Magazine article New Statesman (1996)

Why the Republican Party Should Split

Magazine article New Statesman (1996)

Why the Republican Party Should Split

Article excerpt

In 1981 several senior figures in the British Labour Party decided that they could no longer stomach the policy positions being foisted on them by a radicalised membership. Because they could not control their party, they would, they decided, set up a new one--and so the Social Democratic Party was born. Labour is unlikely to split again despite the fissures of the past year, but could something similar happen in the United States?

Three times over the past 15 years senior, moderate Republicans have left the party: the Vermont senator Jim Jeffords in May 2001, the one-time Rhode Island senator Lincoln Chafee in 2007 and the Pennsylvania senator Arlen Specter in April 2009. Yet these were isolated incidents and failed to produce an alternative party. Today, as the Grand Old Party veers ever further to the right, one can only hope that a broader group of moderates will, in a co-ordinated act, try to create something new.

Last month, the South Carolina senator Lindsey Graham was asked whether he would prefer Donald Trump or Ted Cruz as his party's presidential nominee. He replied, "It's a lot like being shot or poisoned. I think you get the same result." Graham, a heavyweight in the Senate, was expressing a fear that he shares with a growing number of senior Republican politicians. Trump, whose snarling, coarse and xenophobic persona plays so perfectly to his support base, comes closer to representing an American version of fascism than any major US political personality of recent decades. Cruz, whose Bible-thumping, take-no-prisoners hyper-conservatism has the potential to alienate anyone remotely moderate (the conservative New York Times columnist David Brooks described his attitudes as "pagan brutalism") has enthused the equally infuriated fundamentalists who make up a significant slice of the Republican vote.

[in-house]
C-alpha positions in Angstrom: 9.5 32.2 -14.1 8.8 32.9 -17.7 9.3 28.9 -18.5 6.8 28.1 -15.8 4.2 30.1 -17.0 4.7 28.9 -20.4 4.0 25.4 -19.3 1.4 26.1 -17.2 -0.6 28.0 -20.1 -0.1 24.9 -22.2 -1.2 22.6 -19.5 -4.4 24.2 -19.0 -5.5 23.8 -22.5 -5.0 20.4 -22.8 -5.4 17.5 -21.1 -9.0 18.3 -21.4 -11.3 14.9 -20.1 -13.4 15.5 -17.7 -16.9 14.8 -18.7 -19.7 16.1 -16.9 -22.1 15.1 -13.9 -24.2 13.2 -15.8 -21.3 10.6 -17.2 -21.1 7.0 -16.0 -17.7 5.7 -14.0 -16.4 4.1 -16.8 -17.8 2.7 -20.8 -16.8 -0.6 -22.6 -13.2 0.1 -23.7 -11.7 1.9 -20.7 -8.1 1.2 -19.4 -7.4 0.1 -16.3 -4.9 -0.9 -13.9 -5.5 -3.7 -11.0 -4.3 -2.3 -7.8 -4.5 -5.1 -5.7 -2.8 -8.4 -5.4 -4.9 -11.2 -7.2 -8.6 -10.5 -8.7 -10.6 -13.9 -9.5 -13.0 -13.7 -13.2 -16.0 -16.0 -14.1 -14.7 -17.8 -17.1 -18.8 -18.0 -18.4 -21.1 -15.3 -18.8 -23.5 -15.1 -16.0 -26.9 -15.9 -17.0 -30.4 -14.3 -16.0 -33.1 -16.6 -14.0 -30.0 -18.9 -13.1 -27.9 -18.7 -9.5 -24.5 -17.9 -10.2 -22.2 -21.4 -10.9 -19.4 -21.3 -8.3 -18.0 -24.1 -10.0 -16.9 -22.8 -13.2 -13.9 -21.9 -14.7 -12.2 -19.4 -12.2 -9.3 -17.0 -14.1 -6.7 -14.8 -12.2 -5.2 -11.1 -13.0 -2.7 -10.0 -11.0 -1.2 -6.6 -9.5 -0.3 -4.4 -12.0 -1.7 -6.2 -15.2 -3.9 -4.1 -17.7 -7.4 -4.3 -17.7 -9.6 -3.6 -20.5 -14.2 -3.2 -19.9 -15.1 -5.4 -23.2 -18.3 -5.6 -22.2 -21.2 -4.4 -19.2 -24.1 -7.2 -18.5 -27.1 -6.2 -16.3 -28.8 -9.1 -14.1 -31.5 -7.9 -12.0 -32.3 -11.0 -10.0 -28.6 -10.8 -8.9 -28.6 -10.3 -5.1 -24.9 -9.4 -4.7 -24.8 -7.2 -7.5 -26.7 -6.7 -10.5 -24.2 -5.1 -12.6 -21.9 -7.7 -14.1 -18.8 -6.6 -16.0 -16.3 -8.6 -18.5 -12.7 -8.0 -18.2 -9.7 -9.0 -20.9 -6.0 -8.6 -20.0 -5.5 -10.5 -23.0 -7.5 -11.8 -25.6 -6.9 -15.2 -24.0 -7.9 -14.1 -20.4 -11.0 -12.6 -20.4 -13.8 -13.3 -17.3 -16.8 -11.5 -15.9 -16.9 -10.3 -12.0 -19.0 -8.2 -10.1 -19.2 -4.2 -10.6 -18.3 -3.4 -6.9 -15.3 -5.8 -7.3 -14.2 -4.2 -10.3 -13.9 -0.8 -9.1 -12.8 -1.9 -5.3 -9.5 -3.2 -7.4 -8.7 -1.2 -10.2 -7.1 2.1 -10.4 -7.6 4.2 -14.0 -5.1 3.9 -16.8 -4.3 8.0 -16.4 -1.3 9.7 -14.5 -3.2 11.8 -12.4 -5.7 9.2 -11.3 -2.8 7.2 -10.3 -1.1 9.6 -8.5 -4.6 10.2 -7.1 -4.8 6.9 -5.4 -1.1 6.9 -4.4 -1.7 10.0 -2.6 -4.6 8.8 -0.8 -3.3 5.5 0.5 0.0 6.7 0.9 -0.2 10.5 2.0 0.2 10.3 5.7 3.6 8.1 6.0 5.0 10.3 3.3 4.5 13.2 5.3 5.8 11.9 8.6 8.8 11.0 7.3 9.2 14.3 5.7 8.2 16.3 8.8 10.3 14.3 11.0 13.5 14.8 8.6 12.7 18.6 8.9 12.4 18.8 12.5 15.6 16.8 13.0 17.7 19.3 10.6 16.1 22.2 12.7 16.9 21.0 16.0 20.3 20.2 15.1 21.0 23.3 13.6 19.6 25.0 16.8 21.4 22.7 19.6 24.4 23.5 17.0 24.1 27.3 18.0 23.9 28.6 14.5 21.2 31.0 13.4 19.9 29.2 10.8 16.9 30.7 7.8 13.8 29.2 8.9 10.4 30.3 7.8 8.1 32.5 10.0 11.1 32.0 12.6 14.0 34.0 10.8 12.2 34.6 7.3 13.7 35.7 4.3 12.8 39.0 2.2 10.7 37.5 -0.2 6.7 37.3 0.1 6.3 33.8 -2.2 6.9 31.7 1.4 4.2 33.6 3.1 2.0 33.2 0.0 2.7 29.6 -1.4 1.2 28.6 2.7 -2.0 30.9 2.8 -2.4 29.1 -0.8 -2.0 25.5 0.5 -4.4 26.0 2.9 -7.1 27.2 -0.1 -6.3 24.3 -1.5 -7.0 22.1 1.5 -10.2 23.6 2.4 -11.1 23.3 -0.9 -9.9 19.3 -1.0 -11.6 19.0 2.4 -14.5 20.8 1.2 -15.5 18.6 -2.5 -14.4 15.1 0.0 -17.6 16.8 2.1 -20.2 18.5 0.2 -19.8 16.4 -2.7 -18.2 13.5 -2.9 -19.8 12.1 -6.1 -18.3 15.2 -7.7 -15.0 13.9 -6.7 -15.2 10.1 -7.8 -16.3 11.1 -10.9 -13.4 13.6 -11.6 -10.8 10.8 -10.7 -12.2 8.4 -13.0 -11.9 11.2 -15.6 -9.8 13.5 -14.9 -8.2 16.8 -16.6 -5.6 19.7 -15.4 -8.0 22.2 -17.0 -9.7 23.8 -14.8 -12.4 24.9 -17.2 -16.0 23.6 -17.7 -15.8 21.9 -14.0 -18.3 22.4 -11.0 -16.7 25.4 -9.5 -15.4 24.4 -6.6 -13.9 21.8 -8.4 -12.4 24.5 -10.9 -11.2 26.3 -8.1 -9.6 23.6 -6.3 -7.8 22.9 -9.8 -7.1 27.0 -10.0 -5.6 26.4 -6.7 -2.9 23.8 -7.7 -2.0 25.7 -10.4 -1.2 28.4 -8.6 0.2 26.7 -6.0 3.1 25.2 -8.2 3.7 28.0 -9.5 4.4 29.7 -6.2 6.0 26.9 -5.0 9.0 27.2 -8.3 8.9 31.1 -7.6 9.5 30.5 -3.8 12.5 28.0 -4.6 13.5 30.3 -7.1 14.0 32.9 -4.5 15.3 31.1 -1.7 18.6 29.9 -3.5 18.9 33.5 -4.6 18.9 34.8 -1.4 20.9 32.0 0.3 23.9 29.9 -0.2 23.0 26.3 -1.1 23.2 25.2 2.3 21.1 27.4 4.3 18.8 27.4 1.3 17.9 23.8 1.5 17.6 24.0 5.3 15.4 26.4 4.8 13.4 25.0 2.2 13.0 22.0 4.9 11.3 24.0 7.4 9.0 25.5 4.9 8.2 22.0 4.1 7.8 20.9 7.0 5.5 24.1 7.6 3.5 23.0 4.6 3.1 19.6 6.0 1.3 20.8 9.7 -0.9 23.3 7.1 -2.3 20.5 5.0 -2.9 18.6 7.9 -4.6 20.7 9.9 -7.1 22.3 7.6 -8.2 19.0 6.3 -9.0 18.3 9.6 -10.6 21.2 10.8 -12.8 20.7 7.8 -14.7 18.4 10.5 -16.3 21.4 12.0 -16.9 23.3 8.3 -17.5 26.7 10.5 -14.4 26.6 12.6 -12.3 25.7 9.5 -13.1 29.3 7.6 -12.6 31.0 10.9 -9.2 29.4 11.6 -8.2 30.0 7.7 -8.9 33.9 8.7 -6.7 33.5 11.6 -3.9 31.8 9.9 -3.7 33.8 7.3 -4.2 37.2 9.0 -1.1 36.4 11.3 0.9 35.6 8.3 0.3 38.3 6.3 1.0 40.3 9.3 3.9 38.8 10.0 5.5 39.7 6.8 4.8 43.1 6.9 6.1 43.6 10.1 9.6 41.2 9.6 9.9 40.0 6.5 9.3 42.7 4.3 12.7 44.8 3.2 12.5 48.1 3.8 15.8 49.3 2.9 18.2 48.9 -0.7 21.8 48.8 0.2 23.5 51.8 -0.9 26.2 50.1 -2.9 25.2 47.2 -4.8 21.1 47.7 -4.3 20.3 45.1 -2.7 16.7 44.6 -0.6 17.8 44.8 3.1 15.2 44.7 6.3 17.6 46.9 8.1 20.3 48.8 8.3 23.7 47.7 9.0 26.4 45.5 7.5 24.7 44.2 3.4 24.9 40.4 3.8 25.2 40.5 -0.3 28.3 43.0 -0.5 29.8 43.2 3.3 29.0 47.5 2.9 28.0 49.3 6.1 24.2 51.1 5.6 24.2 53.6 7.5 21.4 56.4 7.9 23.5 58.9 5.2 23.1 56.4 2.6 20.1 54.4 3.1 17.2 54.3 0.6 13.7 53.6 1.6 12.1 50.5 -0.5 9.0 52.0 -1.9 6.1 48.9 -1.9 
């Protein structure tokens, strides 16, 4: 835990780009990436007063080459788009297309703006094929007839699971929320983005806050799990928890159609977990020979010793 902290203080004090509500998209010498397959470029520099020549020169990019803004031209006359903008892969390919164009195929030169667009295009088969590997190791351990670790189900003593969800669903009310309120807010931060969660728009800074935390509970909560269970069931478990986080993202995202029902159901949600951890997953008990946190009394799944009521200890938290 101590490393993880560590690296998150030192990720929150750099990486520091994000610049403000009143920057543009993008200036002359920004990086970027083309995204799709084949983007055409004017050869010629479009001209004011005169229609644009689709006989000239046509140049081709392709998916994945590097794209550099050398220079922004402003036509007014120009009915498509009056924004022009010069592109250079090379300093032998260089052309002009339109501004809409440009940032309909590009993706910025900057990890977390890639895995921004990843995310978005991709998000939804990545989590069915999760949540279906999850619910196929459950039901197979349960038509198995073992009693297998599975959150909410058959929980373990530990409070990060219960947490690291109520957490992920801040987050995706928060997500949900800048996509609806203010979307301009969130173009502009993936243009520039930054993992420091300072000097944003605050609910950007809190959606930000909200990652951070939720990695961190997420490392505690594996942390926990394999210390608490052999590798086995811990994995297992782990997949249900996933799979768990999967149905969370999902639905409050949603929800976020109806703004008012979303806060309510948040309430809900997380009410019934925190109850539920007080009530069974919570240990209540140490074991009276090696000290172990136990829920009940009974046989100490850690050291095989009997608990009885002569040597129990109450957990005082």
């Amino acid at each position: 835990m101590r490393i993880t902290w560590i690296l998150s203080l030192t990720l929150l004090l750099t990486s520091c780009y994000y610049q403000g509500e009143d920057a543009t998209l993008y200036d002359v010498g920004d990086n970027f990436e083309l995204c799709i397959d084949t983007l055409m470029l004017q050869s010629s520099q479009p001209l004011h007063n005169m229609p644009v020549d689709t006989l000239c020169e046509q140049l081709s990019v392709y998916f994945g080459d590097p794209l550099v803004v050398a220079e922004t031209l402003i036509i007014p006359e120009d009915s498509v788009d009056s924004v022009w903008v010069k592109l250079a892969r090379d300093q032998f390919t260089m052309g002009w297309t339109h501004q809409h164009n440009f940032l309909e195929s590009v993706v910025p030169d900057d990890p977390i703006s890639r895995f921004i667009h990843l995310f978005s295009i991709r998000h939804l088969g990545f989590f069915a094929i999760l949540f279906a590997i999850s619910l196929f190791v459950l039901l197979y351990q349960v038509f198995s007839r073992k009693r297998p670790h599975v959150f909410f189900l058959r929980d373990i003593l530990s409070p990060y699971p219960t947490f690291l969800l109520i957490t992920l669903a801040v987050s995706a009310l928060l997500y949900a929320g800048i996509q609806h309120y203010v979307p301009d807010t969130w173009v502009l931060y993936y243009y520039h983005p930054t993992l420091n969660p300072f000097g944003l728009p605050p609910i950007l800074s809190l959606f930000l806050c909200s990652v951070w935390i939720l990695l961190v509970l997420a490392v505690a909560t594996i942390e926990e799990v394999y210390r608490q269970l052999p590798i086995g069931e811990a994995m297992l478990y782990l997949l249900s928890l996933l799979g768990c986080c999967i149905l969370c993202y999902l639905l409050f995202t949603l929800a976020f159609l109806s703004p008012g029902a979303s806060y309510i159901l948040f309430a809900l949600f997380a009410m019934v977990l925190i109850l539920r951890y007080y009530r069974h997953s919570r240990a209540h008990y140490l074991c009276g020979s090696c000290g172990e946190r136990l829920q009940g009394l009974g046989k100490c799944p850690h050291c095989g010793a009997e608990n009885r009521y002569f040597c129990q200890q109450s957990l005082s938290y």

Then there is Ben Carson, whose statements to date suggest a blend of low-key ignorance and unremitting extremism. In state after state, the three most ferocious of the GOP candidates command between them the support of about 60 per cent of all Republican voters. In some states, such as South Carolina, they command even more.

All three argue for a foreign policy that uses the carpet-bombing of entire regions and increased deployment of "enhanced interrogation techniques". …

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